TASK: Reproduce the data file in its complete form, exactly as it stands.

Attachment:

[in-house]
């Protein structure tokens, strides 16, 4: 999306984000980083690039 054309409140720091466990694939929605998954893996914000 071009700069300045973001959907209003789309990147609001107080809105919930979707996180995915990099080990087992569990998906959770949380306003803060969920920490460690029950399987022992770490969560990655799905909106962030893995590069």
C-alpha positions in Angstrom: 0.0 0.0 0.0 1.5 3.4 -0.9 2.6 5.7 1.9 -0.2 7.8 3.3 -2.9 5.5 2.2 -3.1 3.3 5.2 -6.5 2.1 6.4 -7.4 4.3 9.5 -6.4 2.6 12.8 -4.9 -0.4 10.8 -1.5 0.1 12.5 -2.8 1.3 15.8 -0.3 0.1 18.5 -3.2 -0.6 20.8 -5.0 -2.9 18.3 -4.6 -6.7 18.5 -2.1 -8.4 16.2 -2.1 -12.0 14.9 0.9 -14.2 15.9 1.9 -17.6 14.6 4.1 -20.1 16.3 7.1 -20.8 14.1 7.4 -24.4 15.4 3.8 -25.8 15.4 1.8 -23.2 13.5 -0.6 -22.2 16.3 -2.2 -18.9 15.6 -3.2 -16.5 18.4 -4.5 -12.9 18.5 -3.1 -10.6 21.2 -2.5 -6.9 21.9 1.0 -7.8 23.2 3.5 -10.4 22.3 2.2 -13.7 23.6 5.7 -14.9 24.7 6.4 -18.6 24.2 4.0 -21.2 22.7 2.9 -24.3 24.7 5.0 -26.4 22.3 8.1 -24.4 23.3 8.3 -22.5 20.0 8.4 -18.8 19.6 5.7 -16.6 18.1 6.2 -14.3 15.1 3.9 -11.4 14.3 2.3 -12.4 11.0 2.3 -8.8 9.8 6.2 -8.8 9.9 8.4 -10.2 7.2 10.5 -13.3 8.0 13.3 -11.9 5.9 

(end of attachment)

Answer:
[in-house]
């Protein structure tokens, strides 16, 4: 999306984000980083690039 054309409140720091466990694939929605998954893996914000 071009700069300045973001959907209003789309990147609001107080809105919930979707996180995915990099080990087992569990998906959770949380306003803060969920920490460690029950399987022992770490969560990655799905909106962030893995590069």
C-alpha positions in Angstrom: 0.0 0.0 0.0 1.5 3.4 -0.9 2.6 5.7 1.9 -0.2 7.8 3.3 -2.9 5.5 2.2 -3.1 3.3 5.2 -6.5 2.1 6.4 -7.4 4.3 9.5 -6.4 2.6 12.8 -4.9 -0.4 10.8 -1.5 0.1 12.5 -2.8 1.3 15.8 -0.3 0.1 18.5 -3.2 -0.6 20.8 -5.0 -2.9 18.3 -4.6 -6.7 18.5 -2.1 -8.4 16.2 -2.1 -12.0 14.9 0.9 -14.2 15.9 1.9 -17.6 14.6 4.1 -20.1 16.3 7.1 -20.8 14.1 7.4 -24.4 15.4 3.8 -25.8 15.4 1.8 -23.2 13.5 -0.6 -22.2 16.3 -2.2 -18.9 15.6 -3.2 -16.5 18.4 -4.5 -12.9 18.5 -3.1 -10.6 21.2 -2.5 -6.9 21.9 1.0 -7.8 23.2 3.5 -10.4 22.3 2.2 -13.7 23.6 5.7 -14.9 24.7 6.4 -18.6 24.2 4.0 -21.2 22.7 2.9 -24.3 24.7 5.0 -26.4 22.3 8.1 -24.4 23.3 8.3 -22.5 20.0 8.4 -18.8 19.6 5.7 -16.6 18.1 6.2 -14.3 15.1 3.9 -11.4 14.3 2.3 -12.4 11.0 2.3 -8.8 9.8 6.2 -8.8 9.9 8.4 -10.2 7.2 10.5 -13.3 8.0 13.3 -11.9 5.9 